On the morning of January 7, 2015, Islamic terrorists walked into the Paris office of Charlie Hebdo, a French satirical newspaper with a circulation of perhaps 15,000.  Because of the cartoons that they had published mocking the prophet Muhammad, twelve writers and cartoonists were gunned down and murdered. 

            More recently, on the afternoon of May 3, 2015 Islamic terrorists attacked a cartoon exhibit in Garland, Texas.  In that case, only the terrorists died. 

            I once received a death threat (several years ago) for something I wrote.  And I occasionally get nasty emails and even nasty tweets on Twitter.  I’ve suffered one star reviews on Amazon.com.  Criticism goes with being a writer and if you don’t develop a thick skin, you won’t survive.  But in the western world, criticism is all you really expect.  What happened at Charlie Hebdo or in Garland, Texas is not.  That so many have criticized them for demeaning a religion, that so many newspapers, magazines, and networks have refused to show images of the pictures that were used as an excuse for the murders or attempted murders troubles me greatly.  That some have attempted to blame the victims I find unconscionable.  I understand fear; but freedom of speech, freedom of the press, freedom of religion: these are absolutes.  Freedom means being able to say and write anything, no matter how much it might upset someone. Sometimes, people need to be made uncomfortable.

            Many, many years ago I taught at a small liberal arts Christian college.  When I first began working there it was denominationally associated—specifically, it was a Baptist college.  It was the same college that I had attended as an undergraduate and I had known its faculty and administrators for years, both as a student and as a member of the same local church that most of them attended.

            For the first two years that I taught there, I was part time.  Only in my third and last year was I finally brought on as a full time instructor when the Old Testament professor left and the academic dean asked me to take his place. 

            Not long after I accepted the fulltime position I learned that the New Testament professor and the Theology professor were also leaving.  The outgoing New Testament professor took me aside and told me in confidence, “You’ll be lucky to last here another year.”  He was quite right in that prediction.

            What was going on?  The college’s old president was retiring and the board of trustees had selected a new one, a relatively well-known pastor from a megachurch.  He was not a Baptist and the school would no longer be associated with any Baptist denomination. 

            I knew what the New Testament professor had told me was correct within the first three weeks of the new school year.  My secretary was dismissed and not replaced, even though I was—by default—the new acting head of the Bible department.  As the year went by, I was ignored by the administration, never consulted about anything, and excluded from meetings.  By the end of the year, the administration had decided to eliminate all the upper division Bible courses, and all the Hebrew language courses from the curriculum.  Since those were the courses I taught, they no longer needed me and so my contract was not renewed.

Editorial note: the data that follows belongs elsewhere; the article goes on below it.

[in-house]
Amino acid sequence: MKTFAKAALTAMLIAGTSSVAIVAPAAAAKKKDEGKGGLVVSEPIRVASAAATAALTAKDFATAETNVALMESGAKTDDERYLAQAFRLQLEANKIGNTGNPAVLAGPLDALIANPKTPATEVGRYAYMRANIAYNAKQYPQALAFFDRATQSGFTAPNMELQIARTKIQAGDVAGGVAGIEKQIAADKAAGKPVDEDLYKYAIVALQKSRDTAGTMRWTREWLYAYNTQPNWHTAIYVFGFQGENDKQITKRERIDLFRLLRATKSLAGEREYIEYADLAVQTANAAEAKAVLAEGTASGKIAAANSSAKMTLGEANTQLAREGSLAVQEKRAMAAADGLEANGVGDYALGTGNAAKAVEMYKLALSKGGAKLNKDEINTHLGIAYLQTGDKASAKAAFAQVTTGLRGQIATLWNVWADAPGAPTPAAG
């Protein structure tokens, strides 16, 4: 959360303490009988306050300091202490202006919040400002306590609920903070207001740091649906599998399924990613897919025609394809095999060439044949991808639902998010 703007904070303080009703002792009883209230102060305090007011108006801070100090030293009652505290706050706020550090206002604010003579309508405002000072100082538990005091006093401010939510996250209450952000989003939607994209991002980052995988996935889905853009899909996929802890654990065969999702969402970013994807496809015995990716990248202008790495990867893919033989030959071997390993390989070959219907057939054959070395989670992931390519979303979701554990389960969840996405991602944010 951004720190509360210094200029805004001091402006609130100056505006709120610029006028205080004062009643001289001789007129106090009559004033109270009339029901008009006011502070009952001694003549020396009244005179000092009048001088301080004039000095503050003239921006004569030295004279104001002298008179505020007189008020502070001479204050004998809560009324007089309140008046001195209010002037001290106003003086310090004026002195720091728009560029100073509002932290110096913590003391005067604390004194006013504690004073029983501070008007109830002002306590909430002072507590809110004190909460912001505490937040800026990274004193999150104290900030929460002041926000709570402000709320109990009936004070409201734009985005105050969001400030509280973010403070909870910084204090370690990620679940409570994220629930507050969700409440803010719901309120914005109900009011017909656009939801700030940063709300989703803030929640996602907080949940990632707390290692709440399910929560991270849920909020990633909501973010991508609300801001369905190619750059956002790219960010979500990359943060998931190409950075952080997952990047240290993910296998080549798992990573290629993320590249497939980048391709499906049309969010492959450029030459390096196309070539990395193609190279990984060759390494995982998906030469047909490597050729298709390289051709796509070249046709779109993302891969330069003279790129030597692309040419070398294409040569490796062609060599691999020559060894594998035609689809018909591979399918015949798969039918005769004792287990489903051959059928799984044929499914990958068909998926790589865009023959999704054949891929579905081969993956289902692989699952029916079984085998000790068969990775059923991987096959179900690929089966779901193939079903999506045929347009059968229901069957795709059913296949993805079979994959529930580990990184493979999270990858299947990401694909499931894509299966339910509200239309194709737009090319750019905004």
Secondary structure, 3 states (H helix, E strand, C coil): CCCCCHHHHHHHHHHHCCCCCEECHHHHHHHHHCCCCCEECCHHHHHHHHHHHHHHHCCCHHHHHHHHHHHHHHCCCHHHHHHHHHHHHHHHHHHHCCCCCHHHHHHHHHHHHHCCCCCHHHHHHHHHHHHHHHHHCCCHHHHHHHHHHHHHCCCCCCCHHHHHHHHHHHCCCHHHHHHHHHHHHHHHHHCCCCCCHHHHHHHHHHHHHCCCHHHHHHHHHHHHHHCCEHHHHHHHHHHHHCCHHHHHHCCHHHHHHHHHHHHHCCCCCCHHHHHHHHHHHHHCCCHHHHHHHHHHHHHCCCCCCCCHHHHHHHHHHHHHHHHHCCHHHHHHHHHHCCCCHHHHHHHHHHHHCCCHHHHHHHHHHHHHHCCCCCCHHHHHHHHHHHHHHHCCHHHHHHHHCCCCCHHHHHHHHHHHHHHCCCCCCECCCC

There were other issues with the new regime: the new president’s son had transferred to the college.  Transfer students have to wait a semester before they are eligible to play sports.  But they had played him anyway—resulting in the school being placed on probation. 

One of the members of the board of trustees went to jail for fraud—but we didn’t find out about it until after it was reported on the ABC news program 20/20. Then the administration issued a letter to the students and faculty explaining that he’d resigned in order to “pursue personal interests.” 

They demoted the basketball coach, who had been the basketball coach for twenty years—and offered him a janitorial position. To make it up to him they also renamed the baseball field after him—two years after it had been named for the now deceased former maintenance man of forty years who had been beloved at the school.

            The new coach had been hired from a large southern university.  He enjoyed referring to the African American students with the “N” word.  One of them tried complaining to the new president but not only was she not allowed to make an appointment with him but was rebuffed when she approached him as he was walking down the sidewalk.

            An underground satirical newspaper appeared on campus near the end of the year; I was its faculty adviser.  Ultimately my wife and I were made to pay for our involvement when our pastor found out. We were forced to resign from all our positions at the church and were subjected to church discipline because we had used “sarcasm” and “satire.”  We were not repentant and soon moved away.  And I would do it all again.

            I believe in freedom of speech and freedom of the press.  And I have had some small and insignificant experience with getting into trouble for what I wrote or approved of being written.  It is nothing compared to what the cartoonists and writers at Charlie Hebdoe or elsewhere have endured.  But I’m happy to identify with them.  Je suis Charlie.

            Regarding religion, Thomas Jefferson wrote “It does me no injury for my neighbor to say there are twenty gods, or no God. It neither picks my pocket nor breaks my leg.”  There is no justification for violence against words or drawings and it is wrong to blame the victims.  And if you argue “I believe in freedom of speech, but…” then you are not Charlie.


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